The main burden of making up for the loss of Westbrook falls on Durant’s shoulders. But he can’t do it alone. Other players will need to step up.
Two players in particular that can help fill that void are Kevin Martin and Serge Ibaka. Martin’s a more than capable scorer, and he’ll need to show it against the Grizzlies if OKC is to advance. After Westbrook went out following Game 1, Martin only averaged 13.2 points over the remaining five games against Houston.
That’s actually a decrease from the 14.0 points he averaged in the regular season, and that won’t cut it against Memphis.
Serge Ibaka also needs to take an increased role. The Thunder know what they’ll get from him as a force in the paint on defense and with rebounding; they also need a similar contribution on offense.
Ibaka averaged 13.2 points in the regular season and shot an incredibly efficient 57.3 percent from the floor. Yet his scoring dipped to 12.2 points and his field-goal percentage dropped to 47.3 percent in Westbrook’s absence against the Rockets.
Martin had a solid Game 1 against Memphis, posting 25 points on 8-of-14 shooting. Ibaka, on the other hand, only finished with five points on 1-of-10 shooting. So the Thunder got the Game 1 victory without a huge effort from Ibaka, but they don't want to push their luck.
They'll need both Ibaka and Martin to step up.
Slowing down Mike Conley will be key for Oklahoma City.
As my colleague, and current B/R Grizzlies featured columnist, Tom Firme pointed out on Twitter, Mike Conley was dominant in the first-round series against the Clippers. In fact, Conley nearly matched Chris Paul in production.
For the series, @mconley11 had AST-TO ratio of 5, 38.9 % AST, 122 ORtg, 22.7% USG; CP3 had 4.2 AST-TO ratio, 33% AST, 132 ORtg, 25.4% USG.
— Tom Firme (@TFirme) May 4, 2013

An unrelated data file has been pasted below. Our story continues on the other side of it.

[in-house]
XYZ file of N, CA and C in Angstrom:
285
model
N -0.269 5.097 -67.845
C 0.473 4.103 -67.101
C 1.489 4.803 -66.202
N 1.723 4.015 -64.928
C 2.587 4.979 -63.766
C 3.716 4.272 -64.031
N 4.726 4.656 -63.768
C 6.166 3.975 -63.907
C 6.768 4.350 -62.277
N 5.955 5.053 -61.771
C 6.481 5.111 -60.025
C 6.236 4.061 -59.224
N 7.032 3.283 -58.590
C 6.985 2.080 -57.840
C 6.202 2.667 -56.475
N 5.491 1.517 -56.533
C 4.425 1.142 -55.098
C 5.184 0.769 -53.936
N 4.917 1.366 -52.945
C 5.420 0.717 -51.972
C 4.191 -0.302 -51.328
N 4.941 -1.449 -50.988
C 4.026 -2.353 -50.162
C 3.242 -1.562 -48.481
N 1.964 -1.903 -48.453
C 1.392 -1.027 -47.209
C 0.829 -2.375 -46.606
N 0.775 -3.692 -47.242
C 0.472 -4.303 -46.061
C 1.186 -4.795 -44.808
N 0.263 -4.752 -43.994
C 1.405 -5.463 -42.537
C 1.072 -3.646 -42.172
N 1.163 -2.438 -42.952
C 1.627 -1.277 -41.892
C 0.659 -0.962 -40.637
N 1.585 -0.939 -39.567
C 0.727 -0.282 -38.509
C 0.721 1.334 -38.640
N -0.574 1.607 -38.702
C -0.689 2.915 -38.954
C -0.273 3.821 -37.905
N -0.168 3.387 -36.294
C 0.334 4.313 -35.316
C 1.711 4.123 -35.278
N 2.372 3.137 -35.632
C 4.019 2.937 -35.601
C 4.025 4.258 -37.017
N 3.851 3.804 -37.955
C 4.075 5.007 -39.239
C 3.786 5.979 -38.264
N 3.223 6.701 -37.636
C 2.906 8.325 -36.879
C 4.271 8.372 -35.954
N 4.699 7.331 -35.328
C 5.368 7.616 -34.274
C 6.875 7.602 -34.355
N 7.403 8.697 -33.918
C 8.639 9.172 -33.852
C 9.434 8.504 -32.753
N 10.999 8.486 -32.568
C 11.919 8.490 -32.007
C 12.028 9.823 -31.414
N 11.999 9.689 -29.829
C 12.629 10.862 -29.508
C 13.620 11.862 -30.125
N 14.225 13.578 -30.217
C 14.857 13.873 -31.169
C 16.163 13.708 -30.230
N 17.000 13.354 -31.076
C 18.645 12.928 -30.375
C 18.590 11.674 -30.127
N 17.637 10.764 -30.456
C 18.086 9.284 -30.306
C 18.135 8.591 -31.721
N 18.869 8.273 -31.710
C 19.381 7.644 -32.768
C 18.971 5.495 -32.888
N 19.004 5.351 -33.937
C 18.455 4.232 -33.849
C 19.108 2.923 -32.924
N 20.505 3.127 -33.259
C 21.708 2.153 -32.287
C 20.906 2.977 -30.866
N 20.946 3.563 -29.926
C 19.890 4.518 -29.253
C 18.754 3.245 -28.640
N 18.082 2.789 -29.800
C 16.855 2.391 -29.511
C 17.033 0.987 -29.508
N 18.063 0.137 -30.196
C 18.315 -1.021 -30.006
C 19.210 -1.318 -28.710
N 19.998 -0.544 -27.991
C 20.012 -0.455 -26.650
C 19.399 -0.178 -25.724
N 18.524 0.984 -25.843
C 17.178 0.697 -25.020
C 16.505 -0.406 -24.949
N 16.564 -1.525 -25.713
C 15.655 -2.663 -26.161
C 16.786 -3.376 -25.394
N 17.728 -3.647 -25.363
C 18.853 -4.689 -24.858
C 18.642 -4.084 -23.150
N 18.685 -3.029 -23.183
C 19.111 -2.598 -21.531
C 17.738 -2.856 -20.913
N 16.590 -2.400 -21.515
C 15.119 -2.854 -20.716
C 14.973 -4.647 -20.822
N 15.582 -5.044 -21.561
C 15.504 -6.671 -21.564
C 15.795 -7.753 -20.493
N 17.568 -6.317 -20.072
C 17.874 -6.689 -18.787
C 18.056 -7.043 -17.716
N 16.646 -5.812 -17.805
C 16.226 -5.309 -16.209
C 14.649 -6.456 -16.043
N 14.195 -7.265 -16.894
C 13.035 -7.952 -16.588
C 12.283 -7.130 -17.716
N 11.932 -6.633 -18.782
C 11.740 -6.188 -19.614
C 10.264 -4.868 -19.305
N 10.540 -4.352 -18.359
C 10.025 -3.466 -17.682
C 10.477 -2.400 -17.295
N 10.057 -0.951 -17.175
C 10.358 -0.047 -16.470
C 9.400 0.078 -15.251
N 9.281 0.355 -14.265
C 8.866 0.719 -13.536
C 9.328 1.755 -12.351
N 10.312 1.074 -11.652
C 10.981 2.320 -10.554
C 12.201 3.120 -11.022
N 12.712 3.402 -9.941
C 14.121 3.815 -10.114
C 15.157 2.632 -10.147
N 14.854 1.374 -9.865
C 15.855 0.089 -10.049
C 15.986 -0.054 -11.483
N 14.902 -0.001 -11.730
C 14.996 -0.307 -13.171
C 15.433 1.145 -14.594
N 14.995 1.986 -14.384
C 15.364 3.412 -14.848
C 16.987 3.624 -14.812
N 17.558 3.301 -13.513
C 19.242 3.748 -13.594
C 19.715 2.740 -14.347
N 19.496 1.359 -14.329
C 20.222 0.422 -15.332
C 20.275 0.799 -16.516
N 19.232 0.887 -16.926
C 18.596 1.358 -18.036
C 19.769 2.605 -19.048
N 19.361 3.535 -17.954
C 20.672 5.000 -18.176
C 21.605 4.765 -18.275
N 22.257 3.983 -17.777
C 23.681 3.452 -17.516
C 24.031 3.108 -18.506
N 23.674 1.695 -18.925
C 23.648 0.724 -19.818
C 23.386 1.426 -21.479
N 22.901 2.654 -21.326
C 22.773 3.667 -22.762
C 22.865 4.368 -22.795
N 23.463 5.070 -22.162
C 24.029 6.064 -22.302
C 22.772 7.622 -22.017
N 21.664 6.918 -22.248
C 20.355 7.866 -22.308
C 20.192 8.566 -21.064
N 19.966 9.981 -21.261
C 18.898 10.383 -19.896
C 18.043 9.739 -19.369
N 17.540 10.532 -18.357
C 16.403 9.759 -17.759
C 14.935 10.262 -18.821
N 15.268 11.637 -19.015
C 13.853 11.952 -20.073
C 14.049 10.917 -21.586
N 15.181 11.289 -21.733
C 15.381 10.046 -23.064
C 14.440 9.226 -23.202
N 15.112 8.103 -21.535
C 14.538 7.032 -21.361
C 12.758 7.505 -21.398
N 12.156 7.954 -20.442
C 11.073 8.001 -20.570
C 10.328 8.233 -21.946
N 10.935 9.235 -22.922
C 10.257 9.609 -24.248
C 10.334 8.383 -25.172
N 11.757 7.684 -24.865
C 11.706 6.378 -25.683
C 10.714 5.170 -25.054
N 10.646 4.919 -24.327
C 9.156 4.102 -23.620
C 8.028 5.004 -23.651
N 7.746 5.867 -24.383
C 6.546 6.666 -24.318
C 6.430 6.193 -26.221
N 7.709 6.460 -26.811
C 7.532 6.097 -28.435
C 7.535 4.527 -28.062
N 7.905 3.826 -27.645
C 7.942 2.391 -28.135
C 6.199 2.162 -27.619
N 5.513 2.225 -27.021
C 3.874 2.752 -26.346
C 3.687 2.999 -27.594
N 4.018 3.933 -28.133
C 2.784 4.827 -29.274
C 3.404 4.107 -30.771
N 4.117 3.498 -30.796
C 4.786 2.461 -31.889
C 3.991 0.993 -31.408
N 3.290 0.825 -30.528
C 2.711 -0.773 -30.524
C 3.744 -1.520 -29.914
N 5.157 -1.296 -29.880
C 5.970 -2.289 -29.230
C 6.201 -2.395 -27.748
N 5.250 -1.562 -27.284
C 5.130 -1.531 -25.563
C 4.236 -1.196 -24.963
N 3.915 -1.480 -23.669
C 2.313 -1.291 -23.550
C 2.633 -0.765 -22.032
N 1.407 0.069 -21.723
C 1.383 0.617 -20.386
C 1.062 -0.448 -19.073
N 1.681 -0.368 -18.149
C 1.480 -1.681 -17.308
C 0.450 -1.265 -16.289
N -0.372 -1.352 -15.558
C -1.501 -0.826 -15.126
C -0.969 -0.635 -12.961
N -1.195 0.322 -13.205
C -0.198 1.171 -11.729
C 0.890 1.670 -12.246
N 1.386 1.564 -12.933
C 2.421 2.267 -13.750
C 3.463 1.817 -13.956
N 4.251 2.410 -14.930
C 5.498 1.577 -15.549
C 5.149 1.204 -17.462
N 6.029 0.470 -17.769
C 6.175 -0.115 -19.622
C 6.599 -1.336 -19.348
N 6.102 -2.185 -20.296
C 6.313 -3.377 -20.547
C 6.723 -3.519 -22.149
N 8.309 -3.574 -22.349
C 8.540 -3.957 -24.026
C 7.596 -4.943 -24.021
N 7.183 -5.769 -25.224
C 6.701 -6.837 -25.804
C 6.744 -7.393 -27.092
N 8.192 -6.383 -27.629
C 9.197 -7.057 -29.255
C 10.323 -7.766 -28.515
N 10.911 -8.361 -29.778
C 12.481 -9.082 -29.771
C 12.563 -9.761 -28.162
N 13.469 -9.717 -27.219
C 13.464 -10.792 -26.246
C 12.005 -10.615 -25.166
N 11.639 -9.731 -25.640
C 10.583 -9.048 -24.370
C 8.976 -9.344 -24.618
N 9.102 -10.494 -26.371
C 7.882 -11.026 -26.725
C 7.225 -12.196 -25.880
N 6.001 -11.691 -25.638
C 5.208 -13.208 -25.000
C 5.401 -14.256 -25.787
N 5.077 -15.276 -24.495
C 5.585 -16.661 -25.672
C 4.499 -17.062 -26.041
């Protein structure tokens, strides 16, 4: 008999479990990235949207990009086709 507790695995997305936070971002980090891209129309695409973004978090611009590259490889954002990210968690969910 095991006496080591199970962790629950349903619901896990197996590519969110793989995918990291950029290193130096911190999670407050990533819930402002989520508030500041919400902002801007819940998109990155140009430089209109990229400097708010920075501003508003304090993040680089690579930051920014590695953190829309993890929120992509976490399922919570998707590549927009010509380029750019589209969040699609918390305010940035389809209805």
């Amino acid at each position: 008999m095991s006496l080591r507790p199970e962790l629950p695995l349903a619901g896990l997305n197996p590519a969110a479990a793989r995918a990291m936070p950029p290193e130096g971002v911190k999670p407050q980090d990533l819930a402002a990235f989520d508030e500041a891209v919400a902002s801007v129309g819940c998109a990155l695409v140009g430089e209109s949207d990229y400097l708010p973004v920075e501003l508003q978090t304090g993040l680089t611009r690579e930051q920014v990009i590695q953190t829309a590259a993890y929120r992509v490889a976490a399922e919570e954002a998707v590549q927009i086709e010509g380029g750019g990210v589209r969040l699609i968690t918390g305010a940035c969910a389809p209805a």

As the main facilitator on offense, it’s important for OKC to disrupt Conley. The Thunder did a nice job of that in Game 1, holding him to 13 points on 5-of-15 shooting, with three assists and two turnovers. It’s so far, so good for OKC in that regard, but it’s a trend that needs to continue throughout the series.
The Thunder need to control the glass and limit second-chance opportunities.
It’s going to be difficult enough for the Thunder to beat the Grizzlies in this series. So they can’t make it any harder by giving Memphis second-chance opportunities.
Cleaning up the offensive glass was a strength for Memphis all season. In fact, the Grizzlies’ 1,059 offensive rebounds were third most in the NBA. It also showed up during the first round as Memphis hauled in 62 offensive rebounds, compared to 53 for the Clippers. Not surprisingly, L.A. had the edge after its first two wins, with a 23-12 advantage. From there it was all Memphis, who came back to win four straight.
In OKC’s favor is its ability to rebound on the defensive end. The Thunder were the third-best defensive rebounding team during the regular season. They also did a nice job in Game 1 against Memphis, limiting the Grizzlies to only eight second-chance opportunities and outrebounding them 43-41.